Blocked toilets are a nightmare, and they tend to happen at the most inconvenient times. If your toilet gets blocked on a regular basis, your best bet is to get a plumber out to take a look and see if there’s a long-term problem that can be resolved. If it’s just a one-off, you can try and clear it yourself before reaching for the phone to call the emergency number for a licensed plumbing service. Here’s how to go about it in 9 easy steps:

Step 1: Flush Once Only

Ok, you’ve probably done this, or you wouldn’t know it’s blocked. The critical piece is don’t flush again, otherwise you’re likely to end up with a flooded bathroom. Wait until the water subsides before going any further, and if it doesn’t you’re going to have to scoop it out using a jug or some other receptacle. If necessary, line the floor around the toilet with newspaper to protect it.

Step 2: Add Dish Soap and Hot Water

This helps to lubricate the sides of the toilet and might help to dislodge whatever is blocking it. Pour a few squirts of dish soap into the toilet, followed by a bucket-full of hot tap water. Don’t use boiling water, because it could crack the toilet bowl and then you’ll need to replace the whole thing. Let the soap and water rest for a few minutes and see if anything happens. If the toilet is relatively empty at this point you can try flushing again, but be prepared to go back to scooping out if it doesn’t work.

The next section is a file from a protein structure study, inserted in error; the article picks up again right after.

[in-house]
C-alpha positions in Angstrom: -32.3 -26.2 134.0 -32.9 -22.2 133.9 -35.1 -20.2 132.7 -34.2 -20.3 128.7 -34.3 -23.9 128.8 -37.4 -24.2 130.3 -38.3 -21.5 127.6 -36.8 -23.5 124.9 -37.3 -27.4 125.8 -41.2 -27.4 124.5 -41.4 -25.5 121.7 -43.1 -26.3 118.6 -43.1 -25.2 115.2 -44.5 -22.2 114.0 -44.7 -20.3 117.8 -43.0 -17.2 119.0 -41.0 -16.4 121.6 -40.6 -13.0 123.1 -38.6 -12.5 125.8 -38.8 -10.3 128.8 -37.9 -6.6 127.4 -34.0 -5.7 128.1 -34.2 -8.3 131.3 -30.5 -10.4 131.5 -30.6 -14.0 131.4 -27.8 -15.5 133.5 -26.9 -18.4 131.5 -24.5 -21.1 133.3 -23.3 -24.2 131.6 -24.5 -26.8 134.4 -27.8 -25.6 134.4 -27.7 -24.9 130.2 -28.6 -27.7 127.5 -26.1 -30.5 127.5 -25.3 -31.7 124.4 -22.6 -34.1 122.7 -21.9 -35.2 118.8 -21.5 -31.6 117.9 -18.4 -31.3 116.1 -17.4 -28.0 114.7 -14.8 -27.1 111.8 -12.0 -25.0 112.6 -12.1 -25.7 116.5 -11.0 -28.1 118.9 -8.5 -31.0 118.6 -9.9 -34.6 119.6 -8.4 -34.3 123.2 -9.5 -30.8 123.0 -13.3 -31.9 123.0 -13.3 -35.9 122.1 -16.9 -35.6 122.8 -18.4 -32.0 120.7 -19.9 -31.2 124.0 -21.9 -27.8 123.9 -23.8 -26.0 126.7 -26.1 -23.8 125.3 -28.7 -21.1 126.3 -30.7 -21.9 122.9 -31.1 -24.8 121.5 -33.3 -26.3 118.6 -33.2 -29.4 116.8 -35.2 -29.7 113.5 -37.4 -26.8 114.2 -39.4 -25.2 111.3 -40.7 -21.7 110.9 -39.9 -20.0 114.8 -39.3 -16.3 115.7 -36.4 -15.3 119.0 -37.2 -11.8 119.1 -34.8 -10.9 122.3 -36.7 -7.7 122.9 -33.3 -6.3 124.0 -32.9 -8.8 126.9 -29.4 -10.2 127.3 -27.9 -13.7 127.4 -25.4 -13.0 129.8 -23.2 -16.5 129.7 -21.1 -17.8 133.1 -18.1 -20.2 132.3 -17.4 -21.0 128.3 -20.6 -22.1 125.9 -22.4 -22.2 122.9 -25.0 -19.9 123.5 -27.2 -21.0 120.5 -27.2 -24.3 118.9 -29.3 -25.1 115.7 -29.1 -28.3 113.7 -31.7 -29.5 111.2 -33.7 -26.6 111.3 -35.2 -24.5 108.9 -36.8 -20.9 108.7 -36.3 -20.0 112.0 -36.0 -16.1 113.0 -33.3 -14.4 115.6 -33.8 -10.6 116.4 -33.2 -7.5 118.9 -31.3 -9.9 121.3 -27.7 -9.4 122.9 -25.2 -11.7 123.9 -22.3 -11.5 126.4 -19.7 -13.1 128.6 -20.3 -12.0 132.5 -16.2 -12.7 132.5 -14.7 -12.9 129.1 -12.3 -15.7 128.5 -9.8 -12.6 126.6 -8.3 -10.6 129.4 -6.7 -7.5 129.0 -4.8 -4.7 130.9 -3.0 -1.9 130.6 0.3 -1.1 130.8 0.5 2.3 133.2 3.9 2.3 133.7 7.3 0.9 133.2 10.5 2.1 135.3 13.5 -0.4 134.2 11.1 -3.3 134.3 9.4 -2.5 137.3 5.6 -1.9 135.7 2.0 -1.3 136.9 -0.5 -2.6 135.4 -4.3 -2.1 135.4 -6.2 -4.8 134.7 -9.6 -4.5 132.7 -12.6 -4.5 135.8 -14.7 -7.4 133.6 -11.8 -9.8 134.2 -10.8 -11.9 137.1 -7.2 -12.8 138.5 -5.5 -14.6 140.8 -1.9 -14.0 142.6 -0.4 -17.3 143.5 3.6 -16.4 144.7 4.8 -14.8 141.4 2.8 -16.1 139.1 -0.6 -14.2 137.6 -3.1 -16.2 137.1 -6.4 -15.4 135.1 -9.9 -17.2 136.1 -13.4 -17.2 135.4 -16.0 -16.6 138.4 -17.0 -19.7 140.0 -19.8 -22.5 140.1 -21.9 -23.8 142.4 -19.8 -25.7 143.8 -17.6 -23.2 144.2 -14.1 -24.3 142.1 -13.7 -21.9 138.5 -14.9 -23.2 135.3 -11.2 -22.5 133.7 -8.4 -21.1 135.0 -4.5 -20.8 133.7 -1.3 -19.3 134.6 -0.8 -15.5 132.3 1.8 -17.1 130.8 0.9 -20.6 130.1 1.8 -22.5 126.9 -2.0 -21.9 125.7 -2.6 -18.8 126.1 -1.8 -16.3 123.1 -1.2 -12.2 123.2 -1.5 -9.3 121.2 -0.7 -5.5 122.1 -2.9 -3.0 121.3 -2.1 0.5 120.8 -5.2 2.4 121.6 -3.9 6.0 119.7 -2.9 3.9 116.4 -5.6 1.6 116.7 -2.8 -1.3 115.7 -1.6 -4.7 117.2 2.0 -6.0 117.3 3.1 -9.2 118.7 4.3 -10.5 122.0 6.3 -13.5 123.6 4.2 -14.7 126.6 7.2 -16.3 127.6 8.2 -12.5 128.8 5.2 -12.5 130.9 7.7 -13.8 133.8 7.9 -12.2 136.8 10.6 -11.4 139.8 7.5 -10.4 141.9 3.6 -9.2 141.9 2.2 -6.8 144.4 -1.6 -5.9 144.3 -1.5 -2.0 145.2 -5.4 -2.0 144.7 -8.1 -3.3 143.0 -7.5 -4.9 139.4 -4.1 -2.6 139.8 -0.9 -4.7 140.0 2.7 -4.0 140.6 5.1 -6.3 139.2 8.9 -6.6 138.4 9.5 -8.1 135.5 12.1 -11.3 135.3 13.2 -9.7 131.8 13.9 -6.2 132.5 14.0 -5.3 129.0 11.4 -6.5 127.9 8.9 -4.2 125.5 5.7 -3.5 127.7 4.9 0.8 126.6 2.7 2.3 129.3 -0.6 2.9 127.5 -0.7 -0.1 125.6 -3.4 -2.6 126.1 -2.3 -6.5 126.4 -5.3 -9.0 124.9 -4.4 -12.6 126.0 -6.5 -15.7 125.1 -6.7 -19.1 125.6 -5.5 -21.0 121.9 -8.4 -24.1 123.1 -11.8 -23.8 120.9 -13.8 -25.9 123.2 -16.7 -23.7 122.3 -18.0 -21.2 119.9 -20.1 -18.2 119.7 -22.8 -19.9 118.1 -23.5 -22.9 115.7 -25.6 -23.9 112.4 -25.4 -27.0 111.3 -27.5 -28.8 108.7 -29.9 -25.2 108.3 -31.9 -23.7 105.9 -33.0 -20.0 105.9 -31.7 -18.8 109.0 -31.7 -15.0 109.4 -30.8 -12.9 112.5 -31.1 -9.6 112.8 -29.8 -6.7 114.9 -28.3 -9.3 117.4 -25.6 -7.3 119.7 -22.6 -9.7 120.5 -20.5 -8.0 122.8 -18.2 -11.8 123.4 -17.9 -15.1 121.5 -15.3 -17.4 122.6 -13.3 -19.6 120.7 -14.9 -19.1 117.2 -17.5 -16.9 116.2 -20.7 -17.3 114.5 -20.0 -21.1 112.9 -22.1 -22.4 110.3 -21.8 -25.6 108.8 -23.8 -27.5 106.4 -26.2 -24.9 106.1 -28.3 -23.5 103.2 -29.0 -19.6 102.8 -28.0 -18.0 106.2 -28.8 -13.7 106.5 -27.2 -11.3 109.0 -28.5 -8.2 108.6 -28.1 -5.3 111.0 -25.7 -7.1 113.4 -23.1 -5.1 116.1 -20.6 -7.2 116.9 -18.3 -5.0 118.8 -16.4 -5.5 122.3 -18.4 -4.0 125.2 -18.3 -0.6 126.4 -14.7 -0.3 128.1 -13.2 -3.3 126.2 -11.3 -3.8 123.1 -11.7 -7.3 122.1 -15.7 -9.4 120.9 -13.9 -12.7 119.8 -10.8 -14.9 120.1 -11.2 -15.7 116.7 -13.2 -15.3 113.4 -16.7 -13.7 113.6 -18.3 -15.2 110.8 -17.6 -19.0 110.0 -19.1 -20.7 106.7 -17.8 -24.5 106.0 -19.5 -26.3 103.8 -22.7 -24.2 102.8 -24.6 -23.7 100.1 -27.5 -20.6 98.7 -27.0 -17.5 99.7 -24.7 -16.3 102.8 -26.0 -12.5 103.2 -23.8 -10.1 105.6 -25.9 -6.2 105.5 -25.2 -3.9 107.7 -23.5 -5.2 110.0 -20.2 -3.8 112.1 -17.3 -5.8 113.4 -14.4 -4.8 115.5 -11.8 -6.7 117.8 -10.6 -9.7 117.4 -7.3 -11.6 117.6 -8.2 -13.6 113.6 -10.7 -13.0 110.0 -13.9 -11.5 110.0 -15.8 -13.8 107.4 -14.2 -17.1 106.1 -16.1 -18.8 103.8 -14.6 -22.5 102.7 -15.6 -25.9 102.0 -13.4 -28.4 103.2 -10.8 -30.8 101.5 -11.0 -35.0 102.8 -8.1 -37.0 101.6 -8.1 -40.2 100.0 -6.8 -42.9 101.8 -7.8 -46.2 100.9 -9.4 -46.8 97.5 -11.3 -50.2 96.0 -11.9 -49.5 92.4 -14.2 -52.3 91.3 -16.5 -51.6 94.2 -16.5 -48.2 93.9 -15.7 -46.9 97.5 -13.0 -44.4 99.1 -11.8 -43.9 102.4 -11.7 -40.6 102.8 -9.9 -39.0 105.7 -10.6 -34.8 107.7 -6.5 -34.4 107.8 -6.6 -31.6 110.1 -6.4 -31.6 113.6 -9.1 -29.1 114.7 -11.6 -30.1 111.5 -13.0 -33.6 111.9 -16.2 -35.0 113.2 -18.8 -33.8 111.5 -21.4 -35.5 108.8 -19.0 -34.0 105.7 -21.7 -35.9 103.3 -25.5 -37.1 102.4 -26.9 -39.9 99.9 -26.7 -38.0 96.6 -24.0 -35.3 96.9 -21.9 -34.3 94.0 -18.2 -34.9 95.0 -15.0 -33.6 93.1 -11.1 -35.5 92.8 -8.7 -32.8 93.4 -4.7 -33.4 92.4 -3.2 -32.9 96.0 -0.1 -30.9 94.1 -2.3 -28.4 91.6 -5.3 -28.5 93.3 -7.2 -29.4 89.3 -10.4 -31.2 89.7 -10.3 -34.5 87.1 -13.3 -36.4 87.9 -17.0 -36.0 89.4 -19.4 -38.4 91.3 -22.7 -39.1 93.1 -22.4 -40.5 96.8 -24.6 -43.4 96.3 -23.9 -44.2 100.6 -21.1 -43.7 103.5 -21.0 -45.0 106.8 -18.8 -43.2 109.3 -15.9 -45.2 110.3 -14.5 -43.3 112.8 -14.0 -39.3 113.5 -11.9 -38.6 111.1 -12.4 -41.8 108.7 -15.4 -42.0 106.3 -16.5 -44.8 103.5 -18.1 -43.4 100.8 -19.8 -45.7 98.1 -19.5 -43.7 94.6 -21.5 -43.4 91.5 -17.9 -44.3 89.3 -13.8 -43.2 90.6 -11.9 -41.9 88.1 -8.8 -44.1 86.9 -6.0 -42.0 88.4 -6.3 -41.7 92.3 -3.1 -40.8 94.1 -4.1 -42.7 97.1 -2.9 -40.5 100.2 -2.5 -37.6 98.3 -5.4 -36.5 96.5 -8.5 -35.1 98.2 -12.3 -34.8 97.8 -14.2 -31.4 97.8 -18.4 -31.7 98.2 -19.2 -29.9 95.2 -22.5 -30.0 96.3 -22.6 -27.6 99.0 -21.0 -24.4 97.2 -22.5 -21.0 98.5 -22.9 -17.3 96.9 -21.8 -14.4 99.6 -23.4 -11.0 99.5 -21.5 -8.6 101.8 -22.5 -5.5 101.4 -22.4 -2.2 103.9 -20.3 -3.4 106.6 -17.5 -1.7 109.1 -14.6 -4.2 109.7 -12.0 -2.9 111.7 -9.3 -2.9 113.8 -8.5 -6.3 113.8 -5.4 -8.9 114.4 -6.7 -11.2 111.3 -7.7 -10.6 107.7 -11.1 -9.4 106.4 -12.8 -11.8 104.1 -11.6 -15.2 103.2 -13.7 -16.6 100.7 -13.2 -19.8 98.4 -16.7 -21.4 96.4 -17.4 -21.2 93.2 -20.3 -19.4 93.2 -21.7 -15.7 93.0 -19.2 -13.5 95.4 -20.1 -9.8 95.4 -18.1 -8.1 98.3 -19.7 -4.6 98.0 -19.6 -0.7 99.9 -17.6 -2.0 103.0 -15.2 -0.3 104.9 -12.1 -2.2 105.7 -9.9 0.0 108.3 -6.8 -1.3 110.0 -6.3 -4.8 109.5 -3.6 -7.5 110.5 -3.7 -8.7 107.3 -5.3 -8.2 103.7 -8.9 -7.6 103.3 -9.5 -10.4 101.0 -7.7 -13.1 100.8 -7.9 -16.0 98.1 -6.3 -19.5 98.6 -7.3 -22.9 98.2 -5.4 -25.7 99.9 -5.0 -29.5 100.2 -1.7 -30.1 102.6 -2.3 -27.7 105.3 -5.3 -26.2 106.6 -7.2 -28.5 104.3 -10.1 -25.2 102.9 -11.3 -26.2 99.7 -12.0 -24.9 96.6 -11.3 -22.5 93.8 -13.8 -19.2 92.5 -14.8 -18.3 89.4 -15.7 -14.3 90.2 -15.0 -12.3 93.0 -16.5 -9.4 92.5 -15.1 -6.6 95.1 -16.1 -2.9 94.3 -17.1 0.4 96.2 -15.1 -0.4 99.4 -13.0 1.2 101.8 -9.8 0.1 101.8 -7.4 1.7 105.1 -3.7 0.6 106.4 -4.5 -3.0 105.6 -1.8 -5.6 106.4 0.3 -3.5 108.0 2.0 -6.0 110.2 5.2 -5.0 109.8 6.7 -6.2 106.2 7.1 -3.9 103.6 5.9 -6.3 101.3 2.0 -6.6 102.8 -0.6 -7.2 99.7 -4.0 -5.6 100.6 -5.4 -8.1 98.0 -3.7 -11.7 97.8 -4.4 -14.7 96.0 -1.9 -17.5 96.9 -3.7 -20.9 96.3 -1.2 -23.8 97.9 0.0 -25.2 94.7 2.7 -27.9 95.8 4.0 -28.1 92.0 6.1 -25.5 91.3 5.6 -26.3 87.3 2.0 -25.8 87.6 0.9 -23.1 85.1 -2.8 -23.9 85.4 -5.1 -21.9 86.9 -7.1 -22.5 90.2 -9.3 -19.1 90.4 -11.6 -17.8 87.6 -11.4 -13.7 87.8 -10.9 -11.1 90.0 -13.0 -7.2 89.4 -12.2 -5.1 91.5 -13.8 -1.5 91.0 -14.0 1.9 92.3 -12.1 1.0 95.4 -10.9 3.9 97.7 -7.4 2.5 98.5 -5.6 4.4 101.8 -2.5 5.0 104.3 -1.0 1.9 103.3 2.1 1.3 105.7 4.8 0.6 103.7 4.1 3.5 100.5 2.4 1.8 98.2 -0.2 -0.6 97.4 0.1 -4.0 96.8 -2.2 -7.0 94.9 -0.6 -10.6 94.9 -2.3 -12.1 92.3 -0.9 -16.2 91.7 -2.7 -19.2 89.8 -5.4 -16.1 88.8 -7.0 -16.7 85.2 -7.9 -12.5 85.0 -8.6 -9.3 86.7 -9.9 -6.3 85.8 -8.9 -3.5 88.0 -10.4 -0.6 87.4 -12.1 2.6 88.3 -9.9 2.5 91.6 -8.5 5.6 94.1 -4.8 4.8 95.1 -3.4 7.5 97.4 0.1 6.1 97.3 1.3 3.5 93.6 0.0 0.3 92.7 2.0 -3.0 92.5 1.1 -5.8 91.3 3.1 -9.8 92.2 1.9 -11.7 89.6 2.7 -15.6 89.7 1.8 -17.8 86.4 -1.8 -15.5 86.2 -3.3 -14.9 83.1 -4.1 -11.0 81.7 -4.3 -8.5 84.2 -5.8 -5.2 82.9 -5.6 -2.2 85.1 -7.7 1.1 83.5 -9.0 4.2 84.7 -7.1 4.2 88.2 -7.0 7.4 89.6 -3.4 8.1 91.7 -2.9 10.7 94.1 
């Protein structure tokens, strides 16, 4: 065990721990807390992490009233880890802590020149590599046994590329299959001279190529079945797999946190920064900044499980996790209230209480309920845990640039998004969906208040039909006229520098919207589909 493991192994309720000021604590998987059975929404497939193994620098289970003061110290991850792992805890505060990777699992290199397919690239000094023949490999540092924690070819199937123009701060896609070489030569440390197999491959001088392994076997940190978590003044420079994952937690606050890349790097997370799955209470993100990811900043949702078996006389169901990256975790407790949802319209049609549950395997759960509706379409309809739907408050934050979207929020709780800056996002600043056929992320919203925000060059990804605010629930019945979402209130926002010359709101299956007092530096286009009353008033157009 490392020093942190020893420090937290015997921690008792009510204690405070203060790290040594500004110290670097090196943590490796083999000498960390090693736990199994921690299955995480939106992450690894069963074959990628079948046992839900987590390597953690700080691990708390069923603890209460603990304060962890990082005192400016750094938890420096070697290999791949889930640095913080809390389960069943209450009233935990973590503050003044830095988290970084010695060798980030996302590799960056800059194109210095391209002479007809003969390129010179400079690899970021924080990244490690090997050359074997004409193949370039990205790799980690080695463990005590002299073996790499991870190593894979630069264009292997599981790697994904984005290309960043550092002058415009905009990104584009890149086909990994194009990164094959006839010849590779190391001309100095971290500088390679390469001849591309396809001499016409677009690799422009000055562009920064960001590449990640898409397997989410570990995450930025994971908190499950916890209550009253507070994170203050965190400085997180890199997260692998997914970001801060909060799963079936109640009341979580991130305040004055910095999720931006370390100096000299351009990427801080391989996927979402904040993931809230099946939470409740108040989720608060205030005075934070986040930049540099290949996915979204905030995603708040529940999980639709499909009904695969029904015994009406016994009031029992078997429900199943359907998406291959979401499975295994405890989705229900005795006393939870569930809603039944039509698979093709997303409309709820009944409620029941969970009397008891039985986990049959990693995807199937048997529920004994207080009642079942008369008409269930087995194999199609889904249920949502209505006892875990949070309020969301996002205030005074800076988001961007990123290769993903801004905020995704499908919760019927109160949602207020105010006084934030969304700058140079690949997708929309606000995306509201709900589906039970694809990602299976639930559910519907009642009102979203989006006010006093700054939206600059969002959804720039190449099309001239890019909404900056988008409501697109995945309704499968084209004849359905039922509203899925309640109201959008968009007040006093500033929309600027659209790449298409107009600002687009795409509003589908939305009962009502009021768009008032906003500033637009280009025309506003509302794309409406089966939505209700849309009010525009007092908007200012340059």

Step 3: Use the Plunger

Insert your toilet plunger into the bowl and press down slowly, making sure the plunger is level and covers the exit pipe completely to create a vacuum. Pump it up and down to cause suction, without being so energetic that you cause the contents to spill over the side. Don’t push items such as wire clothes hangers into the toilet; any licensed plumbing service will tell you all you’re likely to achieve is to damage the bowl and pipe.

Step 4: Get a Snake

If you have the right equipment and know what you’re doing, you can try sending the snake down the pipe. If the blockage is caused by a child’s toy or something else hard, the snake may not be able to dislodge it but at least you’ll know it isn’t moving. Plumbing snakes are flexible and made for use, so they are unlikely to cause damage if used correctly. Snakes are useful for moving clogs made of organic matter, such as hair or toilet tissue, because these often need just a nudge to get them going down the pipe.

If none of these methods work, contact your nearest licensed plumbing service and get them to come out and do the deed for you. It might cost you a few dollars, but it beats the expense of cleaning up or installing a new toilet once it’s damaged by rough methods or abrasive chemicals.